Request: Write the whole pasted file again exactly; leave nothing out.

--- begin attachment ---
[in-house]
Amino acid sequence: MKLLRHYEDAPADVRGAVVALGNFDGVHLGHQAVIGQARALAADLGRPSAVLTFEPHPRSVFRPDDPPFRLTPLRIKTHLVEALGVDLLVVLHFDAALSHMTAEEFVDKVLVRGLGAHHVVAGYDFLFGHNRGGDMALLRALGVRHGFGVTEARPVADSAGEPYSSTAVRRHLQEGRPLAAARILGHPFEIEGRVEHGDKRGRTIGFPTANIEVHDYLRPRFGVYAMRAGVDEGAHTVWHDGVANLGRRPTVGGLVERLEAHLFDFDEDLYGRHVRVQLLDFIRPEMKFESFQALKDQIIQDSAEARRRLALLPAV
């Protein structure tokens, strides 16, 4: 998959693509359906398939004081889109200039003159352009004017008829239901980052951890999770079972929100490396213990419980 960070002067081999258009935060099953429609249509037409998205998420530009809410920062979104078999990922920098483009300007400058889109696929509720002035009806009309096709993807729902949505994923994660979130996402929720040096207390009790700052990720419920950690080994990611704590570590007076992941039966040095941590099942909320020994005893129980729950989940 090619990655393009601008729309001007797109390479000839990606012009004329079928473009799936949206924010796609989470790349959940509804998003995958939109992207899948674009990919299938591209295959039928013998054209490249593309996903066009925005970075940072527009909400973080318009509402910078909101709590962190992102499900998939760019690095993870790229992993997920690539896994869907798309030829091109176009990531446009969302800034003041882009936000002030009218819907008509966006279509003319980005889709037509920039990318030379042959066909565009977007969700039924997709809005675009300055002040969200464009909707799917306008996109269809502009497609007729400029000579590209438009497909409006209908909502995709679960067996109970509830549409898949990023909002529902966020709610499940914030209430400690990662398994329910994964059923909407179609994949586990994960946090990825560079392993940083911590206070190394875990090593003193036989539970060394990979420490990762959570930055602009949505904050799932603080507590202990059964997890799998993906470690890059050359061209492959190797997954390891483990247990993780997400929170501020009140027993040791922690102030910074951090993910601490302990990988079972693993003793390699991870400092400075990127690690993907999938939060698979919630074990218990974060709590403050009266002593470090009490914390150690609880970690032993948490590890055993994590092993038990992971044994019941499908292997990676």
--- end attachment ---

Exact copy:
[in-house]
Amino acid sequence: MKLLRHYEDAPADVRGAVVALGNFDGVHLGHQAVIGQARALAADLGRPSAVLTFEPHPRSVFRPDDPPFRLTPLRIKTHLVEALGVDLLVVLHFDAALSHMTAEEFVDKVLVRGLGAHHVVAGYDFLFGHNRGGDMALLRALGVRHGFGVTEARPVADSAGEPYSSTAVRRHLQEGRPLAAARILGHPFEIEGRVEHGDKRGRTIGFPTANIEVHDYLRPRFGVYAMRAGVDEGAHTVWHDGVANLGRRPTVGGLVERLEAHLFDFDEDLYGRHVRVQLLDFIRPEMKFESFQALKDQIIQDSAEARRRLALLPAV
């Protein structure tokens, strides 16, 4: 998959693509359906398939004081889109200039003159352009004017008829239901980052951890999770079972929100490396213990419980 960070002067081999258009935060099953429609249509037409998205998420530009809410920062979104078999990922920098483009300007400058889109696929509720002035009806009309096709993807729902949505994923994660979130996402929720040096207390009790700052990720419920950690080994990611704590570590007076992941039966040095941590099942909320020994005893129980729950989940 090619990655393009601008729309001007797109390479000839990606012009004329079928473009799936949206924010796609989470790349959940509804998003995958939109992207899948674009990919299938591209295959039928013998054209490249593309996903066009925005970075940072527009909400973080318009509402910078909101709590962190992102499900998939760019690095993870790229992993997920690539896994869907798309030829091109176009990531446009969302800034003041882009936000002030009218819907008509966006279509003319980005889709037509920039990318030379042959066909565009977007969700039924997709809005675009300055002040969200464009909707799917306008996109269809502009497609007729400029000579590209438009497909409006209908909502995709679960067996109970509830549409898949990023909002529902966020709610499940914030209430400690990662398994329910994964059923909407179609994949586990994960946090990825560079392993940083911590206070190394875990090593003193036989539970060394990979420490990762959570930055602009949505904050799932603080507590202990059964997890799998993906470690890059050359061209492959190797997954390891483990247990993780997400929170501020009140027993040791922690102030910074951090993910601490302990990988079972693993003793390699991870400092400075990127690690993907999938939060698979919630074990218990974060709590403050009266002593470090009490914390150690609880970690032993948490590890055993994590092993038990992971044994019941499908292997990676």